*Coir - The depressed state of the coir industry in Travancore-Cochin calls for special action for the reorganization of the industry on co-operative basis. A programme for this purpose has been indicated in the State Government’s Five Year Plan.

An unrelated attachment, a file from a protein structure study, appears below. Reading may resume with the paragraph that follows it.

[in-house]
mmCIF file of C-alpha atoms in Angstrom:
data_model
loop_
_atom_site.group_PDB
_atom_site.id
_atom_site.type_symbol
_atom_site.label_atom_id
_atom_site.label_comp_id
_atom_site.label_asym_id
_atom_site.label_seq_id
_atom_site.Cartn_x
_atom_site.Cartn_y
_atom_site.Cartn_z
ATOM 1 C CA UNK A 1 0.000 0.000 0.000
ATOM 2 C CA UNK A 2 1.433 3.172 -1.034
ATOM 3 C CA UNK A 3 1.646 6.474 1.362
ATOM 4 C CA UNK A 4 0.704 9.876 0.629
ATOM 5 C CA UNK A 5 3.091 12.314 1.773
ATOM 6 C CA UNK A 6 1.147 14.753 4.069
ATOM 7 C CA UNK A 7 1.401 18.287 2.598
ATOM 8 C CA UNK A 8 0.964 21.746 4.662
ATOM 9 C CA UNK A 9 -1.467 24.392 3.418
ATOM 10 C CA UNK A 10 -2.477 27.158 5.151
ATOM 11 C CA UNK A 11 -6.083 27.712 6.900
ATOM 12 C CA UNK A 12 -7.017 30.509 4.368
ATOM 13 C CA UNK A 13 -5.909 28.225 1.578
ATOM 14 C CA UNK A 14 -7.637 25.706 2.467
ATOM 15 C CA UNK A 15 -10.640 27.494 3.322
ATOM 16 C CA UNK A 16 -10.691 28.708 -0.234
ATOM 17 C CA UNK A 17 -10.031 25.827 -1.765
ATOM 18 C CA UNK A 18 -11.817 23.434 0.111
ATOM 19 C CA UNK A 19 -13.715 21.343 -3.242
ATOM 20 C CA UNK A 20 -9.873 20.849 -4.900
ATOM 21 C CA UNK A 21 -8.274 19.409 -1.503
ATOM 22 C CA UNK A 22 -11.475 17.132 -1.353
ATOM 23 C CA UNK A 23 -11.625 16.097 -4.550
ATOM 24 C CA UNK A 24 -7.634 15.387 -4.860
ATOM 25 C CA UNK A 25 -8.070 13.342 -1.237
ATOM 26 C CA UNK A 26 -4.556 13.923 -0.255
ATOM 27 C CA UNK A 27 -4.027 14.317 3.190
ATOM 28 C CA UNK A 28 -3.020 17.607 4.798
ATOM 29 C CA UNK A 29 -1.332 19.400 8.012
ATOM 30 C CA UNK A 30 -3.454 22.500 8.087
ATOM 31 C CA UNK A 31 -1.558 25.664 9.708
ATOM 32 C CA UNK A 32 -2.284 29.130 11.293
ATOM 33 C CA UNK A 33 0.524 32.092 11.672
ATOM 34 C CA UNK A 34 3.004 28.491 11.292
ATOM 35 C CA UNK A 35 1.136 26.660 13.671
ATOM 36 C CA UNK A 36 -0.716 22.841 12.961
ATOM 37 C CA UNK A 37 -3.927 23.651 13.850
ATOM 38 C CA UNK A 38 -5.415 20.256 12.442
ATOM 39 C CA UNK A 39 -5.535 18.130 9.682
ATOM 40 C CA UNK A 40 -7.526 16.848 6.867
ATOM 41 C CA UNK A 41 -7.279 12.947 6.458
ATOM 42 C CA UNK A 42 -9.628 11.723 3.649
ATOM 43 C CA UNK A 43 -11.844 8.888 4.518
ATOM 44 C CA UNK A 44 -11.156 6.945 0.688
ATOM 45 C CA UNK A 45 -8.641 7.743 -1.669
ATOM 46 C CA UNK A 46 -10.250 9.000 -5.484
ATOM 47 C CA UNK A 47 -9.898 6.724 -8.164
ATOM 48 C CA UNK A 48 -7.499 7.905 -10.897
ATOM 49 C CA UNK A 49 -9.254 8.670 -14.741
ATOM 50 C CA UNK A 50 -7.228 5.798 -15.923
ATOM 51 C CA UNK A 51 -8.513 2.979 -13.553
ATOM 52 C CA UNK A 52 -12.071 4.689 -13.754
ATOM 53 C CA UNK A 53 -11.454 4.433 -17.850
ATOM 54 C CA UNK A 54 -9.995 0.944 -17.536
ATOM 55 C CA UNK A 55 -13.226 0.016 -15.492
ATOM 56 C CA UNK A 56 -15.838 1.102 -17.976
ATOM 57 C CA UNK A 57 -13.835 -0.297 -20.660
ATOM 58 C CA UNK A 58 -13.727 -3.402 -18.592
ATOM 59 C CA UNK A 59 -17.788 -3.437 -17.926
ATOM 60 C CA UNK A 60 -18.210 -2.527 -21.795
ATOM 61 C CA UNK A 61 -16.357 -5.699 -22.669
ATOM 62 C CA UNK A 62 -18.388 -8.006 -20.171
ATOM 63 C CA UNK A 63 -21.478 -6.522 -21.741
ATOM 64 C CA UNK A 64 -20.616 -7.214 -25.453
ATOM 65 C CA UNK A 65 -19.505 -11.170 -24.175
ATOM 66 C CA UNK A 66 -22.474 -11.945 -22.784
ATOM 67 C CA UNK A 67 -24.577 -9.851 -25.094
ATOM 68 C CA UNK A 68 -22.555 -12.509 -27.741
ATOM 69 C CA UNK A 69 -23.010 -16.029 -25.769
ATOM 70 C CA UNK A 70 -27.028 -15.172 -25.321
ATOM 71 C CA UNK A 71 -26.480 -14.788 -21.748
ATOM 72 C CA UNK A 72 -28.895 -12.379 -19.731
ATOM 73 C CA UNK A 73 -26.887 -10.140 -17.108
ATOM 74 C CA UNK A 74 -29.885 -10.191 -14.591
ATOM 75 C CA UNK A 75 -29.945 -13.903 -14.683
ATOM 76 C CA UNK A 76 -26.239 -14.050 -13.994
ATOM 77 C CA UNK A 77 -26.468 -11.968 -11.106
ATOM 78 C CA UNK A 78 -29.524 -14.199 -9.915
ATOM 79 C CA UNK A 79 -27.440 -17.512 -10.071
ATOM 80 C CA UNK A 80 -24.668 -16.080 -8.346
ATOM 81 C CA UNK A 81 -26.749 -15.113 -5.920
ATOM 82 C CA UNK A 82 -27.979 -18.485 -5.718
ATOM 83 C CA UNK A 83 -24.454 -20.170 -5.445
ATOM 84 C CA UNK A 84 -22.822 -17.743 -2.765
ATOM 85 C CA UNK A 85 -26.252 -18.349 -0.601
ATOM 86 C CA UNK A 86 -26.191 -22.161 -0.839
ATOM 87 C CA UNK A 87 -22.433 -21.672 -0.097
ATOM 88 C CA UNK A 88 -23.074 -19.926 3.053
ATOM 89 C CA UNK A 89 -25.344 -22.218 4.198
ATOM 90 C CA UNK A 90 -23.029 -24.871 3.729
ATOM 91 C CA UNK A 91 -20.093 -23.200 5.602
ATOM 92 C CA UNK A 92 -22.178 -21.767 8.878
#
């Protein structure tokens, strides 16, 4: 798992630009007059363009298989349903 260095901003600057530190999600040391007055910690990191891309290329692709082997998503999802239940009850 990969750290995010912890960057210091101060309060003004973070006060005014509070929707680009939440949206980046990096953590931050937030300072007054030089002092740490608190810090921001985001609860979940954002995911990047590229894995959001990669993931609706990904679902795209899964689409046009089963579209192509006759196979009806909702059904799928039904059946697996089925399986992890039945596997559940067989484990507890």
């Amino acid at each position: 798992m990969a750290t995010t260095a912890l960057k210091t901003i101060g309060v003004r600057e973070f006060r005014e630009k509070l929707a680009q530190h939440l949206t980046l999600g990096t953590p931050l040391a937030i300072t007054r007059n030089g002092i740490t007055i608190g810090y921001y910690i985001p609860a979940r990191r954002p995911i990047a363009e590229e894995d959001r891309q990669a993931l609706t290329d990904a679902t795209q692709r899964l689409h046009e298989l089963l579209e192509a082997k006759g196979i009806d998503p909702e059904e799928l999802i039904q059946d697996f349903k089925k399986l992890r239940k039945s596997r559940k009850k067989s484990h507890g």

It is a matter of great pride that the sale of Khadi and Village Industry products has recorded a quantum jump in sales after the appeal of the Hon’ble Prime Minister in his Radio address to the nation ‘Mann Ki Baat’ on October 03, 2014 “to buy at least one ‘Khadi’ product for use in their day-to-day life.  If you buy Khadi, you light the lamp of prosperity in the house of a poor person”.  This has re-energized the Khadi sector which has resulted in increase of sales at Khadi Gramudyog Bhawan, New Delhi by 125% compared to previous year sales.  This was acknowledged by the Hon’ble Prime Minister on 02 November 2014 in the same programme.  The appeal by the Hon’ble Prime Minister has evoked emotional response amongst the people more so the youth of the country which has resulted in a new lease of life to Khadi sector.  Khadi & Village Industries Commission (KVIC) has also risen to the occasion by renovating the Khadi Gramudyog Bhawan, New Delhi and ensuring that a wide variety of Khadi and Village Industry products are showcased to cover all age groups, all sections of textile market, such as Designer wear, home furnishing, upholstery, woolens including Pashmina, bridal wear, wide range of sarees from across the country, office wear, casual wear, children wear, ready to use and readymade dresses.  In addition a wide range of Village Industry products such as Handmade Paper & products, Honey, Natural soaps, Incense sticks, Herbal Beauty & Health care products, Jewellery and gift items and decorative, household artefacts, household grocery items which are ready to eat and organic farm products. In order to give a Youth Centric focus, KVIC has extended a special discount for students on the occasion of International Youth Day and Gandhi Jayanthi. KVIC is also taking Khadi to schools, colleges, universities, IITs, ITIs and other educational/ technical institutions by organizing college fest, fashion shows, awareness programmes and competitions to attract the youth. In addition, KVIC has been for a long time supplier of Khadi products for key sectors like Railways and Defence and with the opening of Defence sector for domestic manufacturers and suppliers, KVIC is in the process of gearing up to explore this sector aggressively. On September 20, 2015, saying that Khadi sales had doubled over one year, Prime Minister Narendra Modi Ji again urged people to purchase Khadi products. He said that the income from handloom and Khadi sales go to the poor weavers or their widows. He also thanked people for having responded generously to a similar appeal he made last year. PM Modi also announced that over three million families had surrendered their cooking gas subsidy following his call. Over 30 lakh families have surrendered their LPG subsidy, and not just the rich. Most are from the lower middle and middle classes like retired teachers, pensioners. This is nothing but proof of that a silent revolution is on.